Tuesday, March 07, 2006

The conservative bubble

One of the reasons the conservative movement has morphed into a pathological political religion is that it has managed to largely cut itself off from the real world by insulating itself from any kind of criticism whatsoever.

Criticism of right-wing programs and policies, you see, is never confronted on its own terms, but is dismissed with a wave of the ad hominem wand: it can't be right because the critics are Bad People with Bad Motives.

Recent discussions over blame-laying in the Iraq war fiasco has provided us with the latest example of the bubble (which in this case also includes a large number of liberal warhawks). It's not Bush's fault the war has gone so badly, it's his critics'.

So it has always been: Conservatives concoct a cockamamie vision of what the world ought to look like, try to force it on the rest of us -- and when it all predictably turns to shit, find a scapegoat (usually liberals).

A recent permutation of this surfaced after William F. Buckley, that conservative icon, declared the Iraq war a disaster. Responding to liberals' glee, Jeff Goldstein at Protein Wisdom turned the blame back in their direction (via Sifu Tweety at the Poor Man).
And this is (and has been) a crucial component of the war -- one that many on the anti-war side are loathe to admit: that their constant naysaying, though it is well within their right to voice, has objectively hurt the war effort, particularly when the criticism incorporates carefully-crafted falsehoods many of the war's critics know for a fact to be objectively untrue.

I don't know if Goldstein can establish the levels of actual harm inflicted by the domestic naysaying, but I can say that a number of other "carefully crafted falsehoods" perptrated by the White House -- from claims regarding weapons of mass destruction to the Al Qaeda-Saddam link to -- were substantively harmful in that they induced the nation to go to war under false pretenses, costing so far over 2,200 soldiers' lives and thousands more innocent Iraqi civilians.

A constant drumbeat of similar falsehoods, ranging from Swift Boat smears to the bizarre distortion of a Howard Dean campaign cheer, were contrived to help Bush stay in power, and have been ceaselessly deployed to destroy any and all critics. And that was also substantively harmful. Indeed, the decision to retaliate against one of these critics by outing a CIA operative engaged in WMD anti-proliferation work almost certainly damaged our ability to contain nuclear-arms work in places like Iran.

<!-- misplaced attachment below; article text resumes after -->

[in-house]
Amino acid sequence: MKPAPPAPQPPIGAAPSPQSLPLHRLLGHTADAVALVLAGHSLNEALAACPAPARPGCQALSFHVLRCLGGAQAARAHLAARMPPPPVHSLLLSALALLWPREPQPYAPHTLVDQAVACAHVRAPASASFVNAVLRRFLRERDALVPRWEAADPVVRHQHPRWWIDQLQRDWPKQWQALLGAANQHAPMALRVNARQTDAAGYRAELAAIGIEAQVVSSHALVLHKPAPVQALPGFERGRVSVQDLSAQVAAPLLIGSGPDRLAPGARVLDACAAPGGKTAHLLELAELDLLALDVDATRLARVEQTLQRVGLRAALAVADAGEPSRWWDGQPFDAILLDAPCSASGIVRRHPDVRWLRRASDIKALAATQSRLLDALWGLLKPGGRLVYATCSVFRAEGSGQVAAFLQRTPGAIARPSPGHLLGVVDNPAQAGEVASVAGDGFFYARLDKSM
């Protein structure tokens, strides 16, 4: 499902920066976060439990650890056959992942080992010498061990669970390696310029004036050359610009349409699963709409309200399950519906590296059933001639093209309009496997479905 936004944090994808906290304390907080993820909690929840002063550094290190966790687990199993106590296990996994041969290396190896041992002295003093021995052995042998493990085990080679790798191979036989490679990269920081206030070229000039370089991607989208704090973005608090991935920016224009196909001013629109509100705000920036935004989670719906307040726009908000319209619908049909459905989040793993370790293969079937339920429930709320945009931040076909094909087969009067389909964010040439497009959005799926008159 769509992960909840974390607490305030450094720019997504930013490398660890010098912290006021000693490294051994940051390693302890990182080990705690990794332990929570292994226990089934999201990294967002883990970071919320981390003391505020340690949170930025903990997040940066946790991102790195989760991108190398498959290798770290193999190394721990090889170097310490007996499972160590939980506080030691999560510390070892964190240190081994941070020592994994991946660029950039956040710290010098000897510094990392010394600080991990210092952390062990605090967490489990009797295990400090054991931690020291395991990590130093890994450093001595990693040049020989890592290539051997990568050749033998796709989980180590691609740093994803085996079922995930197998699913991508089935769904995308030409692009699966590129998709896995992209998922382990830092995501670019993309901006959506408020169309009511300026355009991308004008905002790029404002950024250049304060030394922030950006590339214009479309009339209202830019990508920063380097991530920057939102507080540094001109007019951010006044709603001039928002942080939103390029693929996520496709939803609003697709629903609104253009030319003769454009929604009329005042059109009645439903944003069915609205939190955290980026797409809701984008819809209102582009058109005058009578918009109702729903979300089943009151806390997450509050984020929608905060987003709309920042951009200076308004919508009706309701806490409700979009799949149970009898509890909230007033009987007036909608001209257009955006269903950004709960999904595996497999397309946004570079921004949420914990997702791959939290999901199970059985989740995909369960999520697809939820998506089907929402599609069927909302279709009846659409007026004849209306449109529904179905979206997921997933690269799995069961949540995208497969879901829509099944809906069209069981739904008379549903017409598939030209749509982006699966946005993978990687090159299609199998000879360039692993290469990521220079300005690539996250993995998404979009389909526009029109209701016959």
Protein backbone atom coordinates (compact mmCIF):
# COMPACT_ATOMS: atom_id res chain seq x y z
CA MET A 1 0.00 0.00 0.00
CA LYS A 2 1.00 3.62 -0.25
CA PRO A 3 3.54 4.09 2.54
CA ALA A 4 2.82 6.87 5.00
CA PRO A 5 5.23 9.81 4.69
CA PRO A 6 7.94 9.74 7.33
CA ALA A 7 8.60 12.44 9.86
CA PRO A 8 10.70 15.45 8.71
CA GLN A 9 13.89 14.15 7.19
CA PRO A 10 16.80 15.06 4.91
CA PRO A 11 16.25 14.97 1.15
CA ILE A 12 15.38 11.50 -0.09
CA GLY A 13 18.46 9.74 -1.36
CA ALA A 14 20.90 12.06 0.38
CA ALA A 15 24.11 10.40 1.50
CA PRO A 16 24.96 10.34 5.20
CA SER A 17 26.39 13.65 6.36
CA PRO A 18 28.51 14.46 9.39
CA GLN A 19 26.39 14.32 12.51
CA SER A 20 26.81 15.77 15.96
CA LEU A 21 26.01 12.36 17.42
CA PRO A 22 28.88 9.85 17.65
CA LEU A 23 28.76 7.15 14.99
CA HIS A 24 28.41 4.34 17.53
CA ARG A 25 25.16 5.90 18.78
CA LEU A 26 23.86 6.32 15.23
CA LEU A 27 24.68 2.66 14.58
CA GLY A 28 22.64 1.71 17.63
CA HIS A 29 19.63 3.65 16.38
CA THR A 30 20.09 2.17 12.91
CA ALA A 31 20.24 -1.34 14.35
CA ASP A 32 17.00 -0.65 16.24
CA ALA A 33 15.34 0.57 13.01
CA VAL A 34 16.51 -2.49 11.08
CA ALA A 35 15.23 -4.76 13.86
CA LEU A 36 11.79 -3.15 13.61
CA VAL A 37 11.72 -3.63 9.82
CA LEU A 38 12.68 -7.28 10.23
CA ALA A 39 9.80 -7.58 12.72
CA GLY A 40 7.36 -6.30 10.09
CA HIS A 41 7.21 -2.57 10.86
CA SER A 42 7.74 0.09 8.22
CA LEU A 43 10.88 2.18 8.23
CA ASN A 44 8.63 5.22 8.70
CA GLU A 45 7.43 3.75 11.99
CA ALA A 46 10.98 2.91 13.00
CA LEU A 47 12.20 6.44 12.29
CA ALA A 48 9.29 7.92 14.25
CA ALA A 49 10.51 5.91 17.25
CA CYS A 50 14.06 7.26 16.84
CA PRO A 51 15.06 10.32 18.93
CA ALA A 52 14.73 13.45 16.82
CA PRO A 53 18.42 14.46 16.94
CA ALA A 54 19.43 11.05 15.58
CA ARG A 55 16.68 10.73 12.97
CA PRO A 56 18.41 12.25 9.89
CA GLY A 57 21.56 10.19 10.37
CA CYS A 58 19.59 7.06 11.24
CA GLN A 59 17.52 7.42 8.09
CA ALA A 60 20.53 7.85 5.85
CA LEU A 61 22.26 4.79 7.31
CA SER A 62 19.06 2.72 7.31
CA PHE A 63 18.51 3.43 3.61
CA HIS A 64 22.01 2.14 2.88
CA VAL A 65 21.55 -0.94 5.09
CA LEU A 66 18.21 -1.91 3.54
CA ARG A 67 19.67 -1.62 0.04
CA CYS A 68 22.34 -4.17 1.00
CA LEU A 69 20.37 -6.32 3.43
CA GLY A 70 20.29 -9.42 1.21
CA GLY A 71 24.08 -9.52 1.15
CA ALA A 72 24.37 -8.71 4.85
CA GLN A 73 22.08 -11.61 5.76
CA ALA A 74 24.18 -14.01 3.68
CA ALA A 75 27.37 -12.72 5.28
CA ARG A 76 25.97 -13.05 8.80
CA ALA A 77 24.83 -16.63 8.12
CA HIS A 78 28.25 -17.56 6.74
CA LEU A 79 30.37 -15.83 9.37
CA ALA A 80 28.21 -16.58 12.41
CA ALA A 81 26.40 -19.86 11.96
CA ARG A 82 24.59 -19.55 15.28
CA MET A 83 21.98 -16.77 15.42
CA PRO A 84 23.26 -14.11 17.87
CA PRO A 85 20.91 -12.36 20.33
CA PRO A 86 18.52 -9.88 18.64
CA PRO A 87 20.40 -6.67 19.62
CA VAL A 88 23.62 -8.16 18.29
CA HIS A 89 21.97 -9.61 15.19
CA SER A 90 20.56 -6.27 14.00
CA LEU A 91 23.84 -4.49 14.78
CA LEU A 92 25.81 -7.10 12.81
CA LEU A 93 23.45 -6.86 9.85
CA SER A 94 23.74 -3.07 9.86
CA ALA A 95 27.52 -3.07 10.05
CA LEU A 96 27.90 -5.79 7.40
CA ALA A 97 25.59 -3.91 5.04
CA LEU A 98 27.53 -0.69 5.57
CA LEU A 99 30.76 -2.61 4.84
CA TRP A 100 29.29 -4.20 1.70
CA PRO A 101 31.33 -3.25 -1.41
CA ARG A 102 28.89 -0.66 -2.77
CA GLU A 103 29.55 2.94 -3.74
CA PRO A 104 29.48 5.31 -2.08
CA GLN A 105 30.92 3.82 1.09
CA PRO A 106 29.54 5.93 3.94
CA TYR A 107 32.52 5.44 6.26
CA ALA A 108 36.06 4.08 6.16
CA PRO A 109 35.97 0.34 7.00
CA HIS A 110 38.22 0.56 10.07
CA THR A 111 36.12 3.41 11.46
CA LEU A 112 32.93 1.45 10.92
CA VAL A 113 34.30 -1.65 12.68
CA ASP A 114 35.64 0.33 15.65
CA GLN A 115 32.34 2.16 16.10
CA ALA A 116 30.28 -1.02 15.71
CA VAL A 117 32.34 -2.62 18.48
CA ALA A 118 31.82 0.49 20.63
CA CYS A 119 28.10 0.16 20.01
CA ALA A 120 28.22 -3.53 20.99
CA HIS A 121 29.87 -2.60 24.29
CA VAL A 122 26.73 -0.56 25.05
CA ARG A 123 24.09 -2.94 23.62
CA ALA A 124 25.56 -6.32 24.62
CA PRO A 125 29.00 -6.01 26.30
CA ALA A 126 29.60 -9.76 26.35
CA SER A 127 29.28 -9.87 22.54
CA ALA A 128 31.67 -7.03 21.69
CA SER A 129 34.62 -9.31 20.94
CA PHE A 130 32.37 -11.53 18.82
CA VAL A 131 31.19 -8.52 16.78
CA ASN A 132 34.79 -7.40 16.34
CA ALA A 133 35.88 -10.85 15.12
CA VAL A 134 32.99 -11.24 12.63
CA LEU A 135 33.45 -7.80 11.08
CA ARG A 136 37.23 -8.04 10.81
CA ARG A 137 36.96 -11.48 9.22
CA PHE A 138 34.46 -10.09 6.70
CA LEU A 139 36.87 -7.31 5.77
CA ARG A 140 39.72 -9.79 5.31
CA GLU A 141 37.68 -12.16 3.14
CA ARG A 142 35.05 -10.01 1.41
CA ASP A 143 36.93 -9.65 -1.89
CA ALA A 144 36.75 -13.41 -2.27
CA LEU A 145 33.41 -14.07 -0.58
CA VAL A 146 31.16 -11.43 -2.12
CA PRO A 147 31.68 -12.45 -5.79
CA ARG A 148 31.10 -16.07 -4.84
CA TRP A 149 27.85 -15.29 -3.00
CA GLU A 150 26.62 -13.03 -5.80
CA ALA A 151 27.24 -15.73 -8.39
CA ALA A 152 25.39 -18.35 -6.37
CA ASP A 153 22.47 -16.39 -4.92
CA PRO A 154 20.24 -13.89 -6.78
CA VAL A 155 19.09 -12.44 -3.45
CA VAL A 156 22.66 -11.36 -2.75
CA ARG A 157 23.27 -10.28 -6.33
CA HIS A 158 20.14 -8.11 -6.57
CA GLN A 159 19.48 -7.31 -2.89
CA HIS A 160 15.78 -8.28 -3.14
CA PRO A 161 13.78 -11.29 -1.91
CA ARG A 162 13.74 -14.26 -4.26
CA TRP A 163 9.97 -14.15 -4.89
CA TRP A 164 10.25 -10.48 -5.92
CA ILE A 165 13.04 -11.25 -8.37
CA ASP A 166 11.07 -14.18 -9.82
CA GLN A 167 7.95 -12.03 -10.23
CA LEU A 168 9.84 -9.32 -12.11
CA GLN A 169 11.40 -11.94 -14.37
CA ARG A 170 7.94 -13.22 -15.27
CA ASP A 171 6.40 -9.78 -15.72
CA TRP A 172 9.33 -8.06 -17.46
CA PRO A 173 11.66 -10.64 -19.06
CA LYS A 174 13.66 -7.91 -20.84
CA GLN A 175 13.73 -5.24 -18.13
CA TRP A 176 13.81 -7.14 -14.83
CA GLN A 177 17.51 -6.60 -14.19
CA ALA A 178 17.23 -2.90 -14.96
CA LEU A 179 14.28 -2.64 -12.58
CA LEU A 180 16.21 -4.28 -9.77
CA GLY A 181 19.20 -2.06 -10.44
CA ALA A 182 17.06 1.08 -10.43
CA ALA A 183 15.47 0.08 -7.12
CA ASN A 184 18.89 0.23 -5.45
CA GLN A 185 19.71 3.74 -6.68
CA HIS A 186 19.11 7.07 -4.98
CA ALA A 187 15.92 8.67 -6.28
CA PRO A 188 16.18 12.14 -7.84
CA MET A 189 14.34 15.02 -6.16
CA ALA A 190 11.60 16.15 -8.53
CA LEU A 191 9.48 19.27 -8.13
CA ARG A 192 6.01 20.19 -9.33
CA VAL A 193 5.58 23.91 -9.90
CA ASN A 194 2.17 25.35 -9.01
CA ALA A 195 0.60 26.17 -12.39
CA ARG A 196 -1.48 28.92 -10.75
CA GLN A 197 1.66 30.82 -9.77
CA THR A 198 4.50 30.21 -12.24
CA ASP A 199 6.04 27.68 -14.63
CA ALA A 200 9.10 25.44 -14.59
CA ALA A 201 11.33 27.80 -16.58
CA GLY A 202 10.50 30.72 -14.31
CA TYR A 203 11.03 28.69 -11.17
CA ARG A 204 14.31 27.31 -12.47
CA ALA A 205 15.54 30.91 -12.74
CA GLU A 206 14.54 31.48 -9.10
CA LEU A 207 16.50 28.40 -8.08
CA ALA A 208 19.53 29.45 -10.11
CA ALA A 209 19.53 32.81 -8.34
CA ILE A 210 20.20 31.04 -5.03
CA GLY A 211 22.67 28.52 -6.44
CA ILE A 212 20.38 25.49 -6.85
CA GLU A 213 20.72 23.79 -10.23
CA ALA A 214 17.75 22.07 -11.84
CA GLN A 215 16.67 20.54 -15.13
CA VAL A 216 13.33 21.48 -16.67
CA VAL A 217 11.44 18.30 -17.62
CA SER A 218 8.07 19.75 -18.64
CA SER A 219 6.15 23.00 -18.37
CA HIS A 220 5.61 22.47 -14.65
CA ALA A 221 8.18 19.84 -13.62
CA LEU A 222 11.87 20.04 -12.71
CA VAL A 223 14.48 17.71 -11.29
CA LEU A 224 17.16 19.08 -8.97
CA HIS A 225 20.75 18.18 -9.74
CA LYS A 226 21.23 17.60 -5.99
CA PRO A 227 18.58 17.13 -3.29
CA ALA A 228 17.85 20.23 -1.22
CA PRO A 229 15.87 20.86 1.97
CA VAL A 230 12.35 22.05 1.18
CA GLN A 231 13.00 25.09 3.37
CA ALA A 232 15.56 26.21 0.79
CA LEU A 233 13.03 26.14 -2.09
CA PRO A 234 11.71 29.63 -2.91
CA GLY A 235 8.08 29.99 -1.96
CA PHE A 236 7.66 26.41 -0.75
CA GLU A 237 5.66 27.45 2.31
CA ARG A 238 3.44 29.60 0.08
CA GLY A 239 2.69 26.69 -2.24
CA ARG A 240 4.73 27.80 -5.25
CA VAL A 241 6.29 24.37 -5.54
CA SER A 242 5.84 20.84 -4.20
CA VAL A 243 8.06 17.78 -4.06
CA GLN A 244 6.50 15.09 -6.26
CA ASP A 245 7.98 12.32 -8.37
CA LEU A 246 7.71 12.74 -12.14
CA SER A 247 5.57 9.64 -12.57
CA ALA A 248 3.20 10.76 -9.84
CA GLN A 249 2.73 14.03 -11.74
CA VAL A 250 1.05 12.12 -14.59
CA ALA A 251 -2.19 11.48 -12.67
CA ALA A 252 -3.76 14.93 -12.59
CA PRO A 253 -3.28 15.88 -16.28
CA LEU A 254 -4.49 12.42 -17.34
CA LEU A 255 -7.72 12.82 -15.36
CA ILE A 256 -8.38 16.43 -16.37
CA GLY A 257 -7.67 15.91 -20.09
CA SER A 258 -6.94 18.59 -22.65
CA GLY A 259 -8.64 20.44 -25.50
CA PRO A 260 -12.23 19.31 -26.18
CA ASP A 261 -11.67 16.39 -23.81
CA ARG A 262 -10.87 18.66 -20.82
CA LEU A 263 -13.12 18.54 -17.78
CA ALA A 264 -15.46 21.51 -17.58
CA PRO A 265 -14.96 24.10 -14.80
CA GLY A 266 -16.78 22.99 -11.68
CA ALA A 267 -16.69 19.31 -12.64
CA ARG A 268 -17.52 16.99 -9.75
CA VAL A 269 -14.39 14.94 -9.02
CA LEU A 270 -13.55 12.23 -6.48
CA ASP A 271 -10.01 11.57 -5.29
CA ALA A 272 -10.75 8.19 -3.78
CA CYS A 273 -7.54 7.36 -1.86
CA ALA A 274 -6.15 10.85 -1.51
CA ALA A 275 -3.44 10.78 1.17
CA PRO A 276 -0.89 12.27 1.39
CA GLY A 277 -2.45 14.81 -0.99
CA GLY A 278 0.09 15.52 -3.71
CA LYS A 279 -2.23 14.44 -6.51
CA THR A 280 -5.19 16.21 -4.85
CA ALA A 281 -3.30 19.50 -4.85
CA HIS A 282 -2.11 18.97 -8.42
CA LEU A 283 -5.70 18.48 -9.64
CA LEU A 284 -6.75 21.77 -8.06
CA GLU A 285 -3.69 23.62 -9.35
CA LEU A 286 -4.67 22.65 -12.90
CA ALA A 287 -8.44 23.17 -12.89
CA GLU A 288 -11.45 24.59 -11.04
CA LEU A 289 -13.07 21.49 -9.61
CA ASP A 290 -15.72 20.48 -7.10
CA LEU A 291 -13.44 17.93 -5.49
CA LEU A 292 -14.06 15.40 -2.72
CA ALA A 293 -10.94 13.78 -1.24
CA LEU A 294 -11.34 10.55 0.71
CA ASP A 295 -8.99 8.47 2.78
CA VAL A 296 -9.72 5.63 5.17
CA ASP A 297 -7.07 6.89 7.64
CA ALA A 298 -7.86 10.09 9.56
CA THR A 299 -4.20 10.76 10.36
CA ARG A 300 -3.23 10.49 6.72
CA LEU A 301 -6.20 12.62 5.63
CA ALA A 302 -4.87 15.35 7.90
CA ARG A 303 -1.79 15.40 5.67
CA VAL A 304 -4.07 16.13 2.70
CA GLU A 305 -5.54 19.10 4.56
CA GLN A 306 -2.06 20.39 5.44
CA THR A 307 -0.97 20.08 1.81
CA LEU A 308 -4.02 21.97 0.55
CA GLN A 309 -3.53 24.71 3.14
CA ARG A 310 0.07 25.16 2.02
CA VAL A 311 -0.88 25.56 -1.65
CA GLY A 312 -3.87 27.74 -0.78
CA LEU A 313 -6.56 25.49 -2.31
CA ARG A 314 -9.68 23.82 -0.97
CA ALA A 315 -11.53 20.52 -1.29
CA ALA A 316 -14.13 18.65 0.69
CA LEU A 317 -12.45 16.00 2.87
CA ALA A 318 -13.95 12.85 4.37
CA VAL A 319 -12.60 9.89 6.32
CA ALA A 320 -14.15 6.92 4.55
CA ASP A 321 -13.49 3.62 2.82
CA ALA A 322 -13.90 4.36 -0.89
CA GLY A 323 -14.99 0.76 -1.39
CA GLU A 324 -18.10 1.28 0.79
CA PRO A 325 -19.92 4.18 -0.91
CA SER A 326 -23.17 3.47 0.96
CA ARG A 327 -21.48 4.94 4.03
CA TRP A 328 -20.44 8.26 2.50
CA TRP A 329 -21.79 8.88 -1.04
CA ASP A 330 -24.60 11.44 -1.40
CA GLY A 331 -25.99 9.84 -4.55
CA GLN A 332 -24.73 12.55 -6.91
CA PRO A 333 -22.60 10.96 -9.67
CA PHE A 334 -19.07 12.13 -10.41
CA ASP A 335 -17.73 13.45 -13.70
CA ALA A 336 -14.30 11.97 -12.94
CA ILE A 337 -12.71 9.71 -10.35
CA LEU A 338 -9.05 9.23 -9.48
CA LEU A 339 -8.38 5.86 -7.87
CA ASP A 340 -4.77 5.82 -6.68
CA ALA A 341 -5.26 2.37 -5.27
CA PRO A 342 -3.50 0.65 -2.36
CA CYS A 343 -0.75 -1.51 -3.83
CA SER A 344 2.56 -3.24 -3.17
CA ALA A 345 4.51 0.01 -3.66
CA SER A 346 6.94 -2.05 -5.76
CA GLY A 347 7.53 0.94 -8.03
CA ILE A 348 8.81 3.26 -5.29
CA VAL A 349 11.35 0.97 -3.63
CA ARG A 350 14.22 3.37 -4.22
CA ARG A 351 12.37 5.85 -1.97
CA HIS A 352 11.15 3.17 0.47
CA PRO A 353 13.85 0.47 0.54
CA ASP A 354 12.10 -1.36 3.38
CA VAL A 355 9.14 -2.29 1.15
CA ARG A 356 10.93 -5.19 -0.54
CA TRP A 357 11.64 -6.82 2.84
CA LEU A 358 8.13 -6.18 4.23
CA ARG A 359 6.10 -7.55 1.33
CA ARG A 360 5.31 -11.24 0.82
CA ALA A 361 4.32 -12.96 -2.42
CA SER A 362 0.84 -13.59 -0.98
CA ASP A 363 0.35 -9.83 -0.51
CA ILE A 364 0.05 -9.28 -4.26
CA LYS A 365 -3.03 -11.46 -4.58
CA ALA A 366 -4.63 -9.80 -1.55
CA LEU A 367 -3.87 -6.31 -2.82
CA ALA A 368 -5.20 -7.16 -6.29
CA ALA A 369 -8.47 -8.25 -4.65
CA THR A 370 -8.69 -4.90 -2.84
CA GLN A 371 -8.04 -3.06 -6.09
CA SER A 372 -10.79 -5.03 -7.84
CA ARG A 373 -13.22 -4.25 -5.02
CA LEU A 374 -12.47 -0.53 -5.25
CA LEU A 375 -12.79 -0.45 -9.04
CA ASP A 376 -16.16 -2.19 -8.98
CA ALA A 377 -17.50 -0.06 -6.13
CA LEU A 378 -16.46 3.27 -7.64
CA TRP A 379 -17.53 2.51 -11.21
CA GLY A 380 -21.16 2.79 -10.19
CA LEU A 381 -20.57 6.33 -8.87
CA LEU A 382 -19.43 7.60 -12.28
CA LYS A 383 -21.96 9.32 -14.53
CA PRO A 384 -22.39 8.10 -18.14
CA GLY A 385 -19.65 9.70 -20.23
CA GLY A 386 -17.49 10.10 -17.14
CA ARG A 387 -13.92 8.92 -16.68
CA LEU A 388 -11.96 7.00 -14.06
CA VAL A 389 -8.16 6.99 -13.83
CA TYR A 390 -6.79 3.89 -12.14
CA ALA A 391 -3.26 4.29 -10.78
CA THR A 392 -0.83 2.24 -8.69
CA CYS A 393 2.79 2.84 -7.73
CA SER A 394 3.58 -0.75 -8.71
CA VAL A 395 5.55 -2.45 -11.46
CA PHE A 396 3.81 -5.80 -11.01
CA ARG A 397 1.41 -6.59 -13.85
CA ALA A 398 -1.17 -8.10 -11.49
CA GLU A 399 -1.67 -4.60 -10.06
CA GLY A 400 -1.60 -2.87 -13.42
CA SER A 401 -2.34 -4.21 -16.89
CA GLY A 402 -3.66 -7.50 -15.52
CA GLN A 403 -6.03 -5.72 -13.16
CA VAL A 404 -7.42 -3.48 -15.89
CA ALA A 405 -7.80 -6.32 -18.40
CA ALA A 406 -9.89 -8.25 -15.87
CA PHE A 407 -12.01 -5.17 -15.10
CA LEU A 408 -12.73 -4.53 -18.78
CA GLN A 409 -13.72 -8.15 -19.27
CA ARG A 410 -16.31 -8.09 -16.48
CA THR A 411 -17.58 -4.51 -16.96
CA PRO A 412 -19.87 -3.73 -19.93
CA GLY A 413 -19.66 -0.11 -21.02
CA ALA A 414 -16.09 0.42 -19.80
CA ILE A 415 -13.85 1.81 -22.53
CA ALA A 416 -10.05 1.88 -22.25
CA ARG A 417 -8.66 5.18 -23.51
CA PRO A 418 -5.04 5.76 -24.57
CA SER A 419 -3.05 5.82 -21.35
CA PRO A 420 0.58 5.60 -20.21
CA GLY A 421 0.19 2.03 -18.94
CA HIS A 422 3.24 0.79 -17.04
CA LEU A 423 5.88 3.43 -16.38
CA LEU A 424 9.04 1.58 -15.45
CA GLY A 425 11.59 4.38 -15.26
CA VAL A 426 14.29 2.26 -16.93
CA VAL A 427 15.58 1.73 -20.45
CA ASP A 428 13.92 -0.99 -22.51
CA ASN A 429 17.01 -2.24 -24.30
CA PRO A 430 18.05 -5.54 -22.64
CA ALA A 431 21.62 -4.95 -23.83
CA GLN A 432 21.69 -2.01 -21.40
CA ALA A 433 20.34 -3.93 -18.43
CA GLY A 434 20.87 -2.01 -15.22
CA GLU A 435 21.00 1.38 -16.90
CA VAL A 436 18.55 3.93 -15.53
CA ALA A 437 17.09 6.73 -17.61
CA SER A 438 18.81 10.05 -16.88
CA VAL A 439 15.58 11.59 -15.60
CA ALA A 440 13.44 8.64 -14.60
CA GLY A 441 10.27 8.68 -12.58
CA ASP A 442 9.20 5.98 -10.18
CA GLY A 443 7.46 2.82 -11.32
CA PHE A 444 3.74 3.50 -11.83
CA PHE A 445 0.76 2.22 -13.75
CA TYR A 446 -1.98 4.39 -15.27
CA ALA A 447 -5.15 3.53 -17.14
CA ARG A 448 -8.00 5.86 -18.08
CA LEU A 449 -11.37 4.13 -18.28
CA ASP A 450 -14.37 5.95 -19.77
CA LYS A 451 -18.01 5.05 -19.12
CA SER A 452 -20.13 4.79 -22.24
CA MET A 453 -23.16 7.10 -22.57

Still, no one who raised these objections, either then or now, was credible in the eyes of guys like Goldstein because, you see, they were just Bush haters:
Most of those on the right who I've read on the subject have criticized Buckley's analysis by noting that his initial stance on the war was hardly gung ho, and his most recent conclusions seem a bit premature. But they have respected him for making the argument, knowing that his goal, from the outset, has not been to undermine efforts to democratize Iraq either out of some immense hatred for the President or out of some newfound Democratic party / progressivist fealty to foreign policy realism; in fact, it can be argued Buckley has been there all along).

Unfortunately, I don't think the same can be said for the majority of those most vocal voices on the political left.

I'm wondering if Goldstein can point to any mainstream critics of the war who actually announced their intent to undermine efforts to democratize Iraq, for instance; expressing doubt that it was possible under these circumstances isn't the same thing. How many, exactly, raised these issues by saying they did so because they hated Bush? (As for foreign-policy realism, it seems to me that real realism -- that is, a policy based in real facts and not speculation -- is what Democrats were arguing for all along.)

No, we only know that those were the critics' motives because the right told us so. That is, whenever critics on the left or center (or even the right) came up with substantive reasons for opposing the war, they were dismissed as "Bush haters." No matter, as Glenn Greenwald described in detail at Crooks and Liars, that those reasons in fact proved wholly prescient.

We saw the same kind of circular logic at work in John Hinderaker of PowerLine's recent attack on John Murtha as "nuts." When his work was fact-checked by Judd Legum at ThinkProgress, Hinderaker responded with typical churlishness:
One of the dimmest of the dimwitted left-wing web sites has tried to respond to this post. Among other things, the proprietor of this slough of ignorance has resurrected the old chestnut that Dick Cheney said in an interview that Iraq had "reconstituted nuclear weapons;" ergo, Murtha was right! This is so stupid it makes your head hurt.